And the winner is...

We’ve been very fortunate lately to have found favour with a number of awards committees, and while it would be inappropriate to list them all here (!) I can say that having your work recognised and lauded by the movers and shakers in your own industry really never gets old.

But what are awards actually for, and why do we enter them? For both agency and client, some typical motivations for entering awards include:

  • It will raise our profile
  • We can squeeze valuable PR from it
  • Our team will feel like they work at a ‘happening’ place
  • It will help us attract talent
  • We will look good in the eyes of our peers/higher-ups
  • We can go to a party

These are all entirely valid reasons, as long as they are considered at the right point in the project cycle – by which I mean the very end. Every good project should have clear objectives for delivering a specific, agreed, measurable outcome, and this should be the only focus during the project’s conception and execution. It’s hugely important not to eye up the awards possibilities while the project is in full swing, as it may start to influence the way things get done: “The committee at ABC awards seem to really go for films like XYZ, so let’s try and include something like that.”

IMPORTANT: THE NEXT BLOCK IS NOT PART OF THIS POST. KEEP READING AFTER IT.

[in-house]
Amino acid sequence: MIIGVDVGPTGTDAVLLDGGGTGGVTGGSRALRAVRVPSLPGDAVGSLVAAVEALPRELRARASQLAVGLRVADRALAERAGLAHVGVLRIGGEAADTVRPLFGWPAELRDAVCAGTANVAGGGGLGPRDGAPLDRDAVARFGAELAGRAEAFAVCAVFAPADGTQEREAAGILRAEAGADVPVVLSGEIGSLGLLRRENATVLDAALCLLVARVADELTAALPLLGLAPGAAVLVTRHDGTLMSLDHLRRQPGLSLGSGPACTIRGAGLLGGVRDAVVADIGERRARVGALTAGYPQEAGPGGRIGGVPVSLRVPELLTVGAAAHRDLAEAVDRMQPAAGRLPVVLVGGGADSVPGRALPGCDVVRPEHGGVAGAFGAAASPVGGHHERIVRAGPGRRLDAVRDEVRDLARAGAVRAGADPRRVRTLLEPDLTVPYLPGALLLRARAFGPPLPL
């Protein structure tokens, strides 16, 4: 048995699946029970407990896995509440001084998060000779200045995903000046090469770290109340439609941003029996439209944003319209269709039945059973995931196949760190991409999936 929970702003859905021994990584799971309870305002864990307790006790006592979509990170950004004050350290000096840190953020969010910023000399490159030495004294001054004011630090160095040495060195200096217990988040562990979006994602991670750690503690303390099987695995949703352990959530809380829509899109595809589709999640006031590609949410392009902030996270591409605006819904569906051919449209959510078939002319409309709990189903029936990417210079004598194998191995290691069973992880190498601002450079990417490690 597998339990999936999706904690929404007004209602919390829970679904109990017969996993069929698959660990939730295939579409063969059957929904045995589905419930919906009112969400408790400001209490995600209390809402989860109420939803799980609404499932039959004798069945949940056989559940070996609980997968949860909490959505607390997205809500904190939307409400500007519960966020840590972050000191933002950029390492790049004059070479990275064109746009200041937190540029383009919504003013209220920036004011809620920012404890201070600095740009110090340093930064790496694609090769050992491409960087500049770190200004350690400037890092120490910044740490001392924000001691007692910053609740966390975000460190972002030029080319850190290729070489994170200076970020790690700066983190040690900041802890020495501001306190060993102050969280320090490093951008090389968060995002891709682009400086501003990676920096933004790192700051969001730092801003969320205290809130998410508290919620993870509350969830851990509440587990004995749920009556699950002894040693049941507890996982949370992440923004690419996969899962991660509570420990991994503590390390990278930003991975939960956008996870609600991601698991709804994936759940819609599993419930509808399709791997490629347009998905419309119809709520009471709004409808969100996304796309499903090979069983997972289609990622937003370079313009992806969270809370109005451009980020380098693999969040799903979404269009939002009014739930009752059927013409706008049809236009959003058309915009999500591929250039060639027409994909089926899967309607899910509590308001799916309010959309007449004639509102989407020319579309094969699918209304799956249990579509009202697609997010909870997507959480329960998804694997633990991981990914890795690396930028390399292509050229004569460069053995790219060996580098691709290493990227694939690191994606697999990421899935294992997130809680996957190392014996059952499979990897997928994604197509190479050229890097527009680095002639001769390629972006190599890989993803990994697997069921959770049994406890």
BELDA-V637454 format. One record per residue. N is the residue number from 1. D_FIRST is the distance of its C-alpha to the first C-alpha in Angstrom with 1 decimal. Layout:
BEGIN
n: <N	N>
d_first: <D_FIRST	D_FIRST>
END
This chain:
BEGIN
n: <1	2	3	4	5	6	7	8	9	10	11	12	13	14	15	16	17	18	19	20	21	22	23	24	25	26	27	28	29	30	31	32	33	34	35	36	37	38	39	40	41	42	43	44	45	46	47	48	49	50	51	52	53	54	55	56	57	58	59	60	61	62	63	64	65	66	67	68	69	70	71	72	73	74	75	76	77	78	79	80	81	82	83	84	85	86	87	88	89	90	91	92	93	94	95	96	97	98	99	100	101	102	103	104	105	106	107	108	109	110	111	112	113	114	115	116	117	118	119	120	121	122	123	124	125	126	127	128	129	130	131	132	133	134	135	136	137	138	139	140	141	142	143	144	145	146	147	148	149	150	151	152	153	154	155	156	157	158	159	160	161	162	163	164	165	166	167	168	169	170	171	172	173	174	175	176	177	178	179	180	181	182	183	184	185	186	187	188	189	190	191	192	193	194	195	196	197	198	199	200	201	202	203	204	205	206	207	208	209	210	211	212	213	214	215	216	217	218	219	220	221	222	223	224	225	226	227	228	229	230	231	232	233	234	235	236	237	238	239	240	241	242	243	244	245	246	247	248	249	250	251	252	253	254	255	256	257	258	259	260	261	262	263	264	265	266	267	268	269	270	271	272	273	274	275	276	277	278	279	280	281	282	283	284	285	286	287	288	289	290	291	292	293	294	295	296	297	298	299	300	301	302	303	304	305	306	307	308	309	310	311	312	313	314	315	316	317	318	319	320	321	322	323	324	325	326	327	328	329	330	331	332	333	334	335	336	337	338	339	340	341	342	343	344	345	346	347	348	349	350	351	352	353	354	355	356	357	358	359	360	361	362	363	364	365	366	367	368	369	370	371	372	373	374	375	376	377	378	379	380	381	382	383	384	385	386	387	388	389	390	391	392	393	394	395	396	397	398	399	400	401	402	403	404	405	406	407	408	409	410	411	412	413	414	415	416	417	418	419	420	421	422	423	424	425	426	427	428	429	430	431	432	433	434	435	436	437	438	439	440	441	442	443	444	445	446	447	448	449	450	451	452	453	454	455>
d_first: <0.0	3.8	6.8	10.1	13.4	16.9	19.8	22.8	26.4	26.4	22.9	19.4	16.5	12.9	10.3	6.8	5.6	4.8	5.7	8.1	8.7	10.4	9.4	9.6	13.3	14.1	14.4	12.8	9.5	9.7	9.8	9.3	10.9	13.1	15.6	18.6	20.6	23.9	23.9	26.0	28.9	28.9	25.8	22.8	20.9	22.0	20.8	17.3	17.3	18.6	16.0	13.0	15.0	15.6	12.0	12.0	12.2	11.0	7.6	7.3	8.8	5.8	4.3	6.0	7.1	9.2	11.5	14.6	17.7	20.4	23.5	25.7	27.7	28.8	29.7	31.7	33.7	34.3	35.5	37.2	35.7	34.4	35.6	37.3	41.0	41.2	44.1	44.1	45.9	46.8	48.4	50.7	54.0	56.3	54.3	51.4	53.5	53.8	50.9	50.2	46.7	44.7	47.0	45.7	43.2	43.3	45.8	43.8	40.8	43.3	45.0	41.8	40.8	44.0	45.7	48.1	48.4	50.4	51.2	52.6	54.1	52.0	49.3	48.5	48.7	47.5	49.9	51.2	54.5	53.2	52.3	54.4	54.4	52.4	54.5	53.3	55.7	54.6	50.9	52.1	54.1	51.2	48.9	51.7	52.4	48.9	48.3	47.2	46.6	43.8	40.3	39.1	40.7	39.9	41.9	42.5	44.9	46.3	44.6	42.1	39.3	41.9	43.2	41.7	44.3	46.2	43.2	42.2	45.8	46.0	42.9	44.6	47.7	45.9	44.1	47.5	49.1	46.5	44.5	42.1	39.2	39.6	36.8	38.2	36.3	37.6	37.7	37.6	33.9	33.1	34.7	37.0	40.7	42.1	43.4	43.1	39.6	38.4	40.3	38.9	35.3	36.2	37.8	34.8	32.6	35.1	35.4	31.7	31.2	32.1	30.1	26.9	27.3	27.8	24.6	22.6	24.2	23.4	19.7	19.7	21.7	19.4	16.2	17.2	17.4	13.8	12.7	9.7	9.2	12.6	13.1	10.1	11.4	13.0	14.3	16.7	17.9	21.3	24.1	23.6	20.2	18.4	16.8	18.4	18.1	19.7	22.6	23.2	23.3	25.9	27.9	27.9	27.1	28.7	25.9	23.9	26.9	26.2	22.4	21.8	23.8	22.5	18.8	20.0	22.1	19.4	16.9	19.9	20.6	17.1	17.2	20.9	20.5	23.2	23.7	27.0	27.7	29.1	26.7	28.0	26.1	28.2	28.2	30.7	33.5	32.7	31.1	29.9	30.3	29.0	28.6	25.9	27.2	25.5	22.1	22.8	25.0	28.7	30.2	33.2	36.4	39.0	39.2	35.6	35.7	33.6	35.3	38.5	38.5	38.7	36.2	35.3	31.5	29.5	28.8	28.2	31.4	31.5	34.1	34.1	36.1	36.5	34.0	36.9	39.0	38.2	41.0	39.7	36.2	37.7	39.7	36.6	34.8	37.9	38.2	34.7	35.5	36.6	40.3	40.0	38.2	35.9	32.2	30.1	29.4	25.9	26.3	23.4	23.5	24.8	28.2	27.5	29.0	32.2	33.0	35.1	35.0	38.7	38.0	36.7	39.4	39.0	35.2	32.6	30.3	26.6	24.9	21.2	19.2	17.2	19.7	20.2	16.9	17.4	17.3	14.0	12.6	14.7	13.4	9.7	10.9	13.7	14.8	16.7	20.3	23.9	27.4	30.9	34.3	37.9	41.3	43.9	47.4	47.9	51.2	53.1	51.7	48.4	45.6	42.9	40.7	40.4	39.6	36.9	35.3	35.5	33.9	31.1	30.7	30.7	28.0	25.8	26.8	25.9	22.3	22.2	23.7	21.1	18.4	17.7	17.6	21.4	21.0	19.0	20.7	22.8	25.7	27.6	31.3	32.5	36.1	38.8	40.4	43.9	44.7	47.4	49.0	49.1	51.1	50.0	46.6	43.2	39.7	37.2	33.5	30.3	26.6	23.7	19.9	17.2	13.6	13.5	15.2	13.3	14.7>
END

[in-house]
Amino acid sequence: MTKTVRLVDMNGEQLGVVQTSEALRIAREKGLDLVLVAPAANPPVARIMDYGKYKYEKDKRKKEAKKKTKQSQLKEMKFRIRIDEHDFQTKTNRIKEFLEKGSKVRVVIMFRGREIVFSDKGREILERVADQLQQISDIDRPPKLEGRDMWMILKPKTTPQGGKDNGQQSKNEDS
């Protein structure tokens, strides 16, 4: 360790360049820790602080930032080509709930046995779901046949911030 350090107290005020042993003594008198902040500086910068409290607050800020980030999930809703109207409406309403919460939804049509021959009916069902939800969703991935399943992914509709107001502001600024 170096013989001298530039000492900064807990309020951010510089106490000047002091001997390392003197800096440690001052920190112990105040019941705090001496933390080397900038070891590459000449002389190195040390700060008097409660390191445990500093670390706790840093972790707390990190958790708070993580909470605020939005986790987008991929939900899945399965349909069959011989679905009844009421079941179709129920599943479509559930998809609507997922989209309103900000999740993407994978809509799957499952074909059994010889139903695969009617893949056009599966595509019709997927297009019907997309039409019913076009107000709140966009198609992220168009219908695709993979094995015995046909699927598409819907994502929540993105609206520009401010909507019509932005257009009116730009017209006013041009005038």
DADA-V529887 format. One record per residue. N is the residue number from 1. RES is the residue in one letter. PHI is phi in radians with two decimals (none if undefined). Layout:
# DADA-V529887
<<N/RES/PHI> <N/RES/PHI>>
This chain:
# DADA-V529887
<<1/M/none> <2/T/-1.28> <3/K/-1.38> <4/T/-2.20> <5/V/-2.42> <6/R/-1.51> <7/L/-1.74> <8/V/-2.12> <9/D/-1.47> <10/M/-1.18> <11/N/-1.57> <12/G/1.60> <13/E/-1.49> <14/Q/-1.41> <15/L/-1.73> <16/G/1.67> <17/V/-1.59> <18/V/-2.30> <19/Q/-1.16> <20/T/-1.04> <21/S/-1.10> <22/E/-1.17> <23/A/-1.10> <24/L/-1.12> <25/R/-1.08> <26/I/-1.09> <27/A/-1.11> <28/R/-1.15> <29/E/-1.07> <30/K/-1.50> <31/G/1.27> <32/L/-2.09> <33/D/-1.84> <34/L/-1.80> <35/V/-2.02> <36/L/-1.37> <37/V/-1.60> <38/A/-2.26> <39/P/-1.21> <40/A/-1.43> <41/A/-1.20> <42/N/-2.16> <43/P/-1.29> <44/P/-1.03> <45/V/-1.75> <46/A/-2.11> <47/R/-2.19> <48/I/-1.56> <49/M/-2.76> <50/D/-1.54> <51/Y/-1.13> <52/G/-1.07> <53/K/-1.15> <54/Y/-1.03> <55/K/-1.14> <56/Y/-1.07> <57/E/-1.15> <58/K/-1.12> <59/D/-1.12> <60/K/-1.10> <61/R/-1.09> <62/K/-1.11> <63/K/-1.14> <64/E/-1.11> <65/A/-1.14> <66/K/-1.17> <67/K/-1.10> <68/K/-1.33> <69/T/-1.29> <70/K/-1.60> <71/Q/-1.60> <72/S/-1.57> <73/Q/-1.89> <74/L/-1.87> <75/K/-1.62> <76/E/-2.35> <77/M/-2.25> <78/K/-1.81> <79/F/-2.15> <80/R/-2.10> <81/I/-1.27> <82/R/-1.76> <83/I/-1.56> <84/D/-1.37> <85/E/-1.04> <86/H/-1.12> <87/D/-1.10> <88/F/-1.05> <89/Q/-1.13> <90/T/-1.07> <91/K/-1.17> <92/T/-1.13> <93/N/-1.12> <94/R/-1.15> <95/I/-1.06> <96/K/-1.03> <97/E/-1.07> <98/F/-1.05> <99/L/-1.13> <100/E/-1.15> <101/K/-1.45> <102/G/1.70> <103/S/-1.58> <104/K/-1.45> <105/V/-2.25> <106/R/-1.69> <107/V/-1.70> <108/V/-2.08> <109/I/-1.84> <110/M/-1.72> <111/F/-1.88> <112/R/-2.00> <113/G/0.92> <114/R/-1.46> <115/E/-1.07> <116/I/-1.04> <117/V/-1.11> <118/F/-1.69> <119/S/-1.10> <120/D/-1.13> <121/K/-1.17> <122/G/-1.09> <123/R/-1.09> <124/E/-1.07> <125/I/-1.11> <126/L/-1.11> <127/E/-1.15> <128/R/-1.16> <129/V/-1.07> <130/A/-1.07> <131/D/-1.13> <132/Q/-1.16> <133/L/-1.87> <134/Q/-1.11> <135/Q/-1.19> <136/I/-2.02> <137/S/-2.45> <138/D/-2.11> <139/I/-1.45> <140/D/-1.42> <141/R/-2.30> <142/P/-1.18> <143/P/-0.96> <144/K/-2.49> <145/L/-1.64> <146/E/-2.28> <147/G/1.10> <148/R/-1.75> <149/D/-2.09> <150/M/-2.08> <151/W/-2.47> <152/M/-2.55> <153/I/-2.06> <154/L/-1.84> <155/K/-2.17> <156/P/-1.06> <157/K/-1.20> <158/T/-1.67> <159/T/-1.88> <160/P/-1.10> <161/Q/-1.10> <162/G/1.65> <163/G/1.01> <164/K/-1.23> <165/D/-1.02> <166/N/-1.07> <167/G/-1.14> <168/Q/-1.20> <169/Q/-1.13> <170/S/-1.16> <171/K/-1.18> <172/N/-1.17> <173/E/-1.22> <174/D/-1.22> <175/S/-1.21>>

One of the clients with whom we’ve had a lot of awards success lately is property company SEGRO. In a recent episode of our On The Button podcast, SEGRO’S Marketing and Communications Director, Nick Hughes, talked about the challenge of choosing suppliers, and how ‘awards’ aren’t really the currency he’s looking for:

“It’s hard to tell who’s good and who isn’t. You need to do your due diligence. The tone of emails or cold calls is always about how wonderful it will be when we win an award. It’s shortcutting the process. The process is really important, you’ve got to go through it together.”


Ultimately, for an agency it’s about doing the best work you can and delivering for your client against the agreed strategy for the project. Awards should really be no more than evidence that you and your client worked together effectively and achieved what you set out to do. It’s nice if somebody else on a committee agrees that that’s what happened, but your real validation for a project is in the numbers – how many people did we reach, whose behaviour did we influence, and how can we learn and improve for the next campaign?

We’re not immune to the lure of the bullet point list above, and we will continue to enter awards and celebrate those magic moments when a project all comes together exactly (or better) than planned. But as always, we will concentrate on the work first.

Mark Burgess